the case of rural commons) to watch each scheme that may be brought forward, and thus to let Parliament see that the matter is one about which the Nation cares. The schemes previously referred to, relating to commons at Barnes, Mitcham, and Hampstead, were only defeated by strenuous public opposition. Under these schemes it was actually proposed to take four acres of Barnes Common for a sewage farm, and to widen the railway that crosses it by additional sidings and coal depots; to cut up Mitcham Common with additional lines of railway, and to take 100 acres of it for sewage purposes, and to surround and partly undermine Hampstead Heath with a railway provided with three or four stations situated on some of its prettiest spots!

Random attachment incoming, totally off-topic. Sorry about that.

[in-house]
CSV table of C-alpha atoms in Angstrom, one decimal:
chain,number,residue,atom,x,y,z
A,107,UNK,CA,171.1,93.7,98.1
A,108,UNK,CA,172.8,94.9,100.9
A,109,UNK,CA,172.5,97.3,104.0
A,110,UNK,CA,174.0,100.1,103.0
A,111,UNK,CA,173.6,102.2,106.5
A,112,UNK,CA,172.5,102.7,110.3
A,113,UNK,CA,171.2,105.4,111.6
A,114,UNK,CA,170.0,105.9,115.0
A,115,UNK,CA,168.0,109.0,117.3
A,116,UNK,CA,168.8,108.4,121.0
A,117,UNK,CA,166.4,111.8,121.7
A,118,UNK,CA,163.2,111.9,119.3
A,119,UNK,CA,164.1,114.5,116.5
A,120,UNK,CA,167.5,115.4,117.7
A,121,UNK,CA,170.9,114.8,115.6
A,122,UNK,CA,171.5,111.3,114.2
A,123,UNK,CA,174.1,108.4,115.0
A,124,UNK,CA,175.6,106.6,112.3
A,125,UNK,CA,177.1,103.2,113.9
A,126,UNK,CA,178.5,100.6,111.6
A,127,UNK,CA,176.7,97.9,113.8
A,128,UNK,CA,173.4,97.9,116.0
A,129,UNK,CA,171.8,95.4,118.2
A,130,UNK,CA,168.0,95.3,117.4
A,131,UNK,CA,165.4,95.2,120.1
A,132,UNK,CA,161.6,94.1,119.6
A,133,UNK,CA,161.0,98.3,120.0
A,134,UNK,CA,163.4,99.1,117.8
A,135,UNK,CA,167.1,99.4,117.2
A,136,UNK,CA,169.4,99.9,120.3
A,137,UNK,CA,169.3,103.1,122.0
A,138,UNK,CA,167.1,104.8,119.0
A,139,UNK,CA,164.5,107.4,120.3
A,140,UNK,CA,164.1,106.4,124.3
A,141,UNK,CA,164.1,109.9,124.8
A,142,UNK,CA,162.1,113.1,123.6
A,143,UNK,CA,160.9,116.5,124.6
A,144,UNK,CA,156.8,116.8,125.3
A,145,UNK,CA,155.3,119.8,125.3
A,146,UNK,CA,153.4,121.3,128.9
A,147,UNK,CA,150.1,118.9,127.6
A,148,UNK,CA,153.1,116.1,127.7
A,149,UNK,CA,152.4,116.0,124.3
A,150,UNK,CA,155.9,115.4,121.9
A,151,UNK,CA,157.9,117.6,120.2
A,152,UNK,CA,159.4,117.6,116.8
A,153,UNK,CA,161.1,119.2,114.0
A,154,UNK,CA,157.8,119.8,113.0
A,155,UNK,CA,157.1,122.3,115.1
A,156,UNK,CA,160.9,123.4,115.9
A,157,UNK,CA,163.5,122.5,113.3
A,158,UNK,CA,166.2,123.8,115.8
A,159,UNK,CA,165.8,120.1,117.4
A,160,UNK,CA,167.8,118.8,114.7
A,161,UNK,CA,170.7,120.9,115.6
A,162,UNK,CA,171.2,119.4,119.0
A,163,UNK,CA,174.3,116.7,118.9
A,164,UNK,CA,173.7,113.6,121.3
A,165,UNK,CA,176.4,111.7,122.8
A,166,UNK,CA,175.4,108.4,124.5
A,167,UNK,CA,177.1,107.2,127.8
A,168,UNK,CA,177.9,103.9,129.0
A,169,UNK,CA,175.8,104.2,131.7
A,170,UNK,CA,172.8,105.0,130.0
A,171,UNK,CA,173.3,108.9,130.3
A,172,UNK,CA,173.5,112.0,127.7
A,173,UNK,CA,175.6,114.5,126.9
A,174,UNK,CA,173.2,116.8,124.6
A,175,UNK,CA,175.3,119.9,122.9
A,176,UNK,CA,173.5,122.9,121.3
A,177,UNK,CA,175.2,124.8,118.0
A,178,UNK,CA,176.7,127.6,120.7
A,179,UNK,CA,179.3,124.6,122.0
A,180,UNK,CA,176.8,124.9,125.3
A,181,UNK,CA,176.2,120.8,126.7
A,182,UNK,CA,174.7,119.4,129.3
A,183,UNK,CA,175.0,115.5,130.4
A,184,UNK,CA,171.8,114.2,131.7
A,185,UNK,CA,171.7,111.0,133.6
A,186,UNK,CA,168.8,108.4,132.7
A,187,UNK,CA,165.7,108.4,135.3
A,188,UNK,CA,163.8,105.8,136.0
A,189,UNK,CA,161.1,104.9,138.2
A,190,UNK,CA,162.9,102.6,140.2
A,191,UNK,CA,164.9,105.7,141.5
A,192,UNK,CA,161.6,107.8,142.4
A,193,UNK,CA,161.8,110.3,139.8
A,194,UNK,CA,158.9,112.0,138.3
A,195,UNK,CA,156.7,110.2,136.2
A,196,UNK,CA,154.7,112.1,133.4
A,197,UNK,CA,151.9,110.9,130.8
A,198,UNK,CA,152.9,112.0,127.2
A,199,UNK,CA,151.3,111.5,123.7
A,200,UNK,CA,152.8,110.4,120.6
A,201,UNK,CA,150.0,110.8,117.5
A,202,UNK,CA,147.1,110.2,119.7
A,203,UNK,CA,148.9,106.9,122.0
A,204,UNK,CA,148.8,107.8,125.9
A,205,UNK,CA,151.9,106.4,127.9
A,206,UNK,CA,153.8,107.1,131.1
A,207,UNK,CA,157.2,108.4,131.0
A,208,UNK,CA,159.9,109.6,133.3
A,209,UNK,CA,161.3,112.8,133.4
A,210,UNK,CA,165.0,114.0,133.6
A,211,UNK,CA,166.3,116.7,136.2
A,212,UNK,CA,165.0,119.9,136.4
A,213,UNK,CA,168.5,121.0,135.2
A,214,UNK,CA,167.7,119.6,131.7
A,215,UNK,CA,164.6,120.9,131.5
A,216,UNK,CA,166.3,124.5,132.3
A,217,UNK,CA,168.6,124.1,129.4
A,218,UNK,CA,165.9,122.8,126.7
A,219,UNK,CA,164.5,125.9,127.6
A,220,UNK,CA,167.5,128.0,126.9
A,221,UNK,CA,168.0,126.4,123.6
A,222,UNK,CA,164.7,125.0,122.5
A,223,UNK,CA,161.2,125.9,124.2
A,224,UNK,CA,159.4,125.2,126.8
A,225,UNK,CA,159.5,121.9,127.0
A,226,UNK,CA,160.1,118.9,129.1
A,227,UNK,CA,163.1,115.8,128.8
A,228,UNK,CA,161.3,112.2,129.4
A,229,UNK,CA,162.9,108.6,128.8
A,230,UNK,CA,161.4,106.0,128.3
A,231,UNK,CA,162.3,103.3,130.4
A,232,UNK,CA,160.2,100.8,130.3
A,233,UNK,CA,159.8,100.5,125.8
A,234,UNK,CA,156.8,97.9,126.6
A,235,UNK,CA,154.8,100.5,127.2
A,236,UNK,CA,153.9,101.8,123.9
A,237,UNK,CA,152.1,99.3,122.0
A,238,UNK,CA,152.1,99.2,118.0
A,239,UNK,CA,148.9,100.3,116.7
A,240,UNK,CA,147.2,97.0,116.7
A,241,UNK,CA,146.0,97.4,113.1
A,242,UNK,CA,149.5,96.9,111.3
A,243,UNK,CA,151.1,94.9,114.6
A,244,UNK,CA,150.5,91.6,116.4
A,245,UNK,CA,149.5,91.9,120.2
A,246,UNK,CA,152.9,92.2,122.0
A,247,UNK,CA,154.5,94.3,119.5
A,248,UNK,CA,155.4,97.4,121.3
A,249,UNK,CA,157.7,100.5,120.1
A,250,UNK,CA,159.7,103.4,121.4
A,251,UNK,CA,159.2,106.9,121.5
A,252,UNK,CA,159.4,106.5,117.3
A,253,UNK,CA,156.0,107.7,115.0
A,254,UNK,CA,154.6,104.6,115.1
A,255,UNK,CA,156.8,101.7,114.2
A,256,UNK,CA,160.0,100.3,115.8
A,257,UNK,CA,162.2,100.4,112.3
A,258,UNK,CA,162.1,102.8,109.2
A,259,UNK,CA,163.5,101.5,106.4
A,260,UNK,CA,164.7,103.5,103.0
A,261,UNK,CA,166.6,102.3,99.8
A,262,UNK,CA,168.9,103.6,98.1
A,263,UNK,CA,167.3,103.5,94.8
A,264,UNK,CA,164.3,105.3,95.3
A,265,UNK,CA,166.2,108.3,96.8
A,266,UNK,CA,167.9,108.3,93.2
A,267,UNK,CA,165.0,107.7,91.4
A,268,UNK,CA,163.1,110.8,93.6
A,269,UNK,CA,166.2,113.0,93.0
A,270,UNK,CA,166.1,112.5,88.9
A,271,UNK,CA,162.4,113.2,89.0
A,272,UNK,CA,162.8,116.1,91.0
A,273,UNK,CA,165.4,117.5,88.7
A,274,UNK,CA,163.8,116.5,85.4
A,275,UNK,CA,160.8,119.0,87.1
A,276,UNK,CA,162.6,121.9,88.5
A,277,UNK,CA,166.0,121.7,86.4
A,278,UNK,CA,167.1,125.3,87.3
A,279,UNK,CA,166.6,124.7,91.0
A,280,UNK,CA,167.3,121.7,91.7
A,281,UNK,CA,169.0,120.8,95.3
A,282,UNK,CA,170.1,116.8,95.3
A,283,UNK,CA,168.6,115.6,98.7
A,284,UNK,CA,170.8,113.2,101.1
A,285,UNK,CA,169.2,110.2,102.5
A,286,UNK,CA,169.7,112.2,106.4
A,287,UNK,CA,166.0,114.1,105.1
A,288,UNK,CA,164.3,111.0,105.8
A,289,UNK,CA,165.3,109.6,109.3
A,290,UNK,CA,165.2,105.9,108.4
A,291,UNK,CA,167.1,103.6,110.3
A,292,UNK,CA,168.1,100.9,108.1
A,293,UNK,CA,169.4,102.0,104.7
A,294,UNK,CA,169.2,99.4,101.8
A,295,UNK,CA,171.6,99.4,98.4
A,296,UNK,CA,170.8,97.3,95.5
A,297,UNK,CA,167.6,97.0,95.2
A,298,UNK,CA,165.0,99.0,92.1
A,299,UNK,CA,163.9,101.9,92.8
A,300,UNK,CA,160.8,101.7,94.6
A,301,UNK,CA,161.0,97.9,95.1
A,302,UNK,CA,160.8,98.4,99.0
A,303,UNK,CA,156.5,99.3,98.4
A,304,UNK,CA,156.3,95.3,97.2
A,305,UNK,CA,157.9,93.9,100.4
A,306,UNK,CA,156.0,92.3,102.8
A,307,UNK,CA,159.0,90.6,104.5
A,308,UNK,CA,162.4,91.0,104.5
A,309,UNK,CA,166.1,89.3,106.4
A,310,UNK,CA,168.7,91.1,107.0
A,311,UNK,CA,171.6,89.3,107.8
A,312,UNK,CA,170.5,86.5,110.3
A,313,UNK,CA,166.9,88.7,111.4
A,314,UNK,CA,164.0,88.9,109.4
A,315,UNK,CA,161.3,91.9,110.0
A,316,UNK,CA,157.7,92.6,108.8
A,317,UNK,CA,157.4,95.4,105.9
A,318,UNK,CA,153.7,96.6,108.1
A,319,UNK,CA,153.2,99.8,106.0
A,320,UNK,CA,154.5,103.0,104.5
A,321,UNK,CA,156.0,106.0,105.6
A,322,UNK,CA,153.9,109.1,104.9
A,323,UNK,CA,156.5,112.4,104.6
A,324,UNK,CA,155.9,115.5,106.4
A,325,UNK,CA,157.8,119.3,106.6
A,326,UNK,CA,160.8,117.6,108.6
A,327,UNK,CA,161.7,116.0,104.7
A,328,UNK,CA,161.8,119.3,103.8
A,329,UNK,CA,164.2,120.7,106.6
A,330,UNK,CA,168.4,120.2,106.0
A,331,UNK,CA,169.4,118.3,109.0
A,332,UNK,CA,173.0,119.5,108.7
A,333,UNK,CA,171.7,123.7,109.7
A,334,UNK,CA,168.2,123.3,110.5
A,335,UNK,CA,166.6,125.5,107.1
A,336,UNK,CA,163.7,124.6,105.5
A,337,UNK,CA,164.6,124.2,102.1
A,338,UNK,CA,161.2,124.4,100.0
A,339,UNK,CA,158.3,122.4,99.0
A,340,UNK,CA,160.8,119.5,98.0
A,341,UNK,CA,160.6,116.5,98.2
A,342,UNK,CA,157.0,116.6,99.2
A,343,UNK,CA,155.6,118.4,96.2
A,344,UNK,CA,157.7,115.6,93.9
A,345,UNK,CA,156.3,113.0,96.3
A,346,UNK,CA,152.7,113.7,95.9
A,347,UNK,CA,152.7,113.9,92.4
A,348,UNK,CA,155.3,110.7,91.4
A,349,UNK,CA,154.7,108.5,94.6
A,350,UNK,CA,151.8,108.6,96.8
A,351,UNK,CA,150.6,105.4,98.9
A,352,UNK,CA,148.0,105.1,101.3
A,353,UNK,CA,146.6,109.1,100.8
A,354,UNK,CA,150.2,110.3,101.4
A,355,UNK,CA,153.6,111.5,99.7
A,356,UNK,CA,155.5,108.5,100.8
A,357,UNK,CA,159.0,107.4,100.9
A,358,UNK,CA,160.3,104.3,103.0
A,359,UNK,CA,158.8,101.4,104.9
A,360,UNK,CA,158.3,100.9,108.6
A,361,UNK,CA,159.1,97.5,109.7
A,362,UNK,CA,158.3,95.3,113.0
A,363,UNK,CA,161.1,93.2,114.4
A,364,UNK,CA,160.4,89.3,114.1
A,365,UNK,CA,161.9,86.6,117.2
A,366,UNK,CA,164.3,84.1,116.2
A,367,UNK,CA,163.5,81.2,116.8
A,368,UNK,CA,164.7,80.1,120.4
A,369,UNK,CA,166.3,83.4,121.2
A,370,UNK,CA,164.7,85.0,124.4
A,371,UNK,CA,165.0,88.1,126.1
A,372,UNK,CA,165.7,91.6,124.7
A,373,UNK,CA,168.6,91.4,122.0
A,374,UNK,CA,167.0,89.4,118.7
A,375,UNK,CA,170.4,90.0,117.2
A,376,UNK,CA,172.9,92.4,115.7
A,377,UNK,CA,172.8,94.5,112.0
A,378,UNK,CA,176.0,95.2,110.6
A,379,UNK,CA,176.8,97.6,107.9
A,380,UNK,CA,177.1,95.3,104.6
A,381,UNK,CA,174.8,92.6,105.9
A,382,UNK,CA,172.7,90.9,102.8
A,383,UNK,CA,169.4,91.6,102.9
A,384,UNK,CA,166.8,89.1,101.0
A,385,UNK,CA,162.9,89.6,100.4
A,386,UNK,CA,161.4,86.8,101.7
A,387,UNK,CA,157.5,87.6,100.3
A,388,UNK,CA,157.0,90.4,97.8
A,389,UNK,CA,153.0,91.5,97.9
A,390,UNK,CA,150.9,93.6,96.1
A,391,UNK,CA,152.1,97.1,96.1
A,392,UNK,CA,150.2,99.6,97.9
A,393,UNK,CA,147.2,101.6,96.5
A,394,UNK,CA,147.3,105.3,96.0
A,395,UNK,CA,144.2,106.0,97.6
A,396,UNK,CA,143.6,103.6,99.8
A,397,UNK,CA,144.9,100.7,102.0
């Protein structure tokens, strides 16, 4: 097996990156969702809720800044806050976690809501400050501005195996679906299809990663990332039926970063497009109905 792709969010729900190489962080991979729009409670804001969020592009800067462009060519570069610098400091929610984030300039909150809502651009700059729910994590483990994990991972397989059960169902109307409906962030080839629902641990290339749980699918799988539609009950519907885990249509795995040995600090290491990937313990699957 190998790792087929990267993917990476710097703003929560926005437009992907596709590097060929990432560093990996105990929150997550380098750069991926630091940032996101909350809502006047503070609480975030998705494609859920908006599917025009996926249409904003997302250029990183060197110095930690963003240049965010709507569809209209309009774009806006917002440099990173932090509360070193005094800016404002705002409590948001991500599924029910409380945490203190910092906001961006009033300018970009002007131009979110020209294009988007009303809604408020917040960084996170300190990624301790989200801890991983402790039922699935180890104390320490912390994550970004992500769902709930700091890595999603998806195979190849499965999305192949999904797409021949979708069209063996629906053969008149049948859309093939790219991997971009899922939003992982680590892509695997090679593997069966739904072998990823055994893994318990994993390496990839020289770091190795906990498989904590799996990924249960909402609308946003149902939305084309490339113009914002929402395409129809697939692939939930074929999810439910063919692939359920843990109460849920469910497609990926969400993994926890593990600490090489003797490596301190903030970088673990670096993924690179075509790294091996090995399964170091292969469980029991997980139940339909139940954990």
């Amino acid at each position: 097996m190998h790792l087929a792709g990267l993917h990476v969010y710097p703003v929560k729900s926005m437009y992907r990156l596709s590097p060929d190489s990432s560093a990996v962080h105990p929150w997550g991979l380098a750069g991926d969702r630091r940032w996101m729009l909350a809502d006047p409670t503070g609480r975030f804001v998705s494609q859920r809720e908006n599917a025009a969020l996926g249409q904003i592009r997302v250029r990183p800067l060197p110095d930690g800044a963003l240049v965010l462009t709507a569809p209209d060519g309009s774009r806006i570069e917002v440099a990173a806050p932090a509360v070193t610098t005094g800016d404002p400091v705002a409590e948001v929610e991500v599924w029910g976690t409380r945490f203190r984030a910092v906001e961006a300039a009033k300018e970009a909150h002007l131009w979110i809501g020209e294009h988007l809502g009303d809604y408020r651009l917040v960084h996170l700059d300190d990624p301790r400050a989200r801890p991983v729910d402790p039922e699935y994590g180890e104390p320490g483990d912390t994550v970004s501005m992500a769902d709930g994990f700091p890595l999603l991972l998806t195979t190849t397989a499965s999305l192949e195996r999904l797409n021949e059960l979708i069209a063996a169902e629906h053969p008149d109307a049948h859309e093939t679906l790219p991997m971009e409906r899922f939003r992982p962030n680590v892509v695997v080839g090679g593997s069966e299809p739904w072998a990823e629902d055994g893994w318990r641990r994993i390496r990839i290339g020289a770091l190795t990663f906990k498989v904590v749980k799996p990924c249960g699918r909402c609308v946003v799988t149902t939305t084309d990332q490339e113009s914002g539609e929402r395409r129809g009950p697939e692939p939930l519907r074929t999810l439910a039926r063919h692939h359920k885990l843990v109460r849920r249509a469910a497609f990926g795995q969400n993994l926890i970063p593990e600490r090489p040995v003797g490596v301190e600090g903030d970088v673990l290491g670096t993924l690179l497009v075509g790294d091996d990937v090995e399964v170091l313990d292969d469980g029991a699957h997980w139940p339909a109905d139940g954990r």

One other point bearing on the question of metropolitan commons may be noted here. Whenever the question of their inclosure has come up before the courts of law to be tried, it has been hitherto found that the rights of